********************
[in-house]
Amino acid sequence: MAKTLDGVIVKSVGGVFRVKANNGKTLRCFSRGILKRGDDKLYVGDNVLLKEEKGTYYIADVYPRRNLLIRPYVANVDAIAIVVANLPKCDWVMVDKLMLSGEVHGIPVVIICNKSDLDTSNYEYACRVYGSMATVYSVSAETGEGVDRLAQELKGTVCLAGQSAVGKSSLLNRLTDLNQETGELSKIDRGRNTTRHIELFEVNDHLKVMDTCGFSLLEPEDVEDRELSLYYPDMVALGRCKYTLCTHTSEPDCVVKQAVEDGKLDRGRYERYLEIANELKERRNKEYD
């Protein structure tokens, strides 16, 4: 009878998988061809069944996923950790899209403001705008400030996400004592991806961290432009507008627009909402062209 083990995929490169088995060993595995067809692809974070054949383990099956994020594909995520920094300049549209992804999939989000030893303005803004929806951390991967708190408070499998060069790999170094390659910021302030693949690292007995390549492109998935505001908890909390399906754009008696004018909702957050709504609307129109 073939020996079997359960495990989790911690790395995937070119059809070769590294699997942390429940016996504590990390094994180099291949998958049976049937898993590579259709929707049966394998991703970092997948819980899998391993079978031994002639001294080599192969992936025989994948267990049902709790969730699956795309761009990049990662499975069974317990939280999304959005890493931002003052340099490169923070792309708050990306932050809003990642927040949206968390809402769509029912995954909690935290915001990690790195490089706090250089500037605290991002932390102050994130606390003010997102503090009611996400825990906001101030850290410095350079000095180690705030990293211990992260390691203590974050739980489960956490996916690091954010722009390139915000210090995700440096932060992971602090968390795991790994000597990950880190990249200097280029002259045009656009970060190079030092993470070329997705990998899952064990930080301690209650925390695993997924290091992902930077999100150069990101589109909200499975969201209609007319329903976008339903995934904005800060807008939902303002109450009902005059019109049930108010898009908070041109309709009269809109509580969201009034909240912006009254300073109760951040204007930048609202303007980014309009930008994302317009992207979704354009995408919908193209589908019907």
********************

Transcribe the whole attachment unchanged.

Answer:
[in-house]
Amino acid sequence: MAKTLDGVIVKSVGGVFRVKANNGKTLRCFSRGILKRGDDKLYVGDNVLLKEEKGTYYIADVYPRRNLLIRPYVANVDAIAIVVANLPKCDWVMVDKLMLSGEVHGIPVVIICNKSDLDTSNYEYACRVYGSMATVYSVSAETGEGVDRLAQELKGTVCLAGQSAVGKSSLLNRLTDLNQETGELSKIDRGRNTTRHIELFEVNDHLKVMDTCGFSLLEPEDVEDRELSLYYPDMVALGRCKYTLCTHTSEPDCVVKQAVEDGKLDRGRYERYLEIANELKERRNKEYD
């Protein structure tokens, strides 16, 4: 009878998988061809069944996923950790899209403001705008400030996400004592991806961290432009507008627009909402062209 083990995929490169088995060993595995067809692809974070054949383990099956994020594909995520920094300049549209992804999939989000030893303005803004929806951390991967708190408070499998060069790999170094390659910021302030693949690292007995390549492109998935505001908890909390399906754009008696004018909702957050709504609307129109 073939020996079997359960495990989790911690790395995937070119059809070769590294699997942390429940016996504590990390094994180099291949998958049976049937898993590579259709929707049966394998991703970092997948819980899998391993079978031994002639001294080599192969992936025989994948267990049902709790969730699956795309761009990049990662499975069974317990939280999304959005890493931002003052340099490169923070792309708050990306932050809003990642927040949206968390809402769509029912995954909690935290915001990690790195490089706090250089500037605290991002932390102050994130606390003010997102503090009611996400825990906001101030850290410095350079000095180690705030990293211990992260390691203590974050739980489960956490996916690091954010722009390139915000210090995700440096932060992971602090968390795991790994000597990950880190990249200097280029002259045009656009970060190079030092993470070329997705990998899952064990930080301690209650925390695993997924290091992902930077999100150069990101589109909200499975969201209609007319329903976008339903995934904005800060807008939902303002109450009902005059019109049930108010898009908070041109309709009269809109509580969201009034909240912006009254300073109760951040204007930048609202303007980014309009930008994302317009992207979704354009995408919908193209589908019907």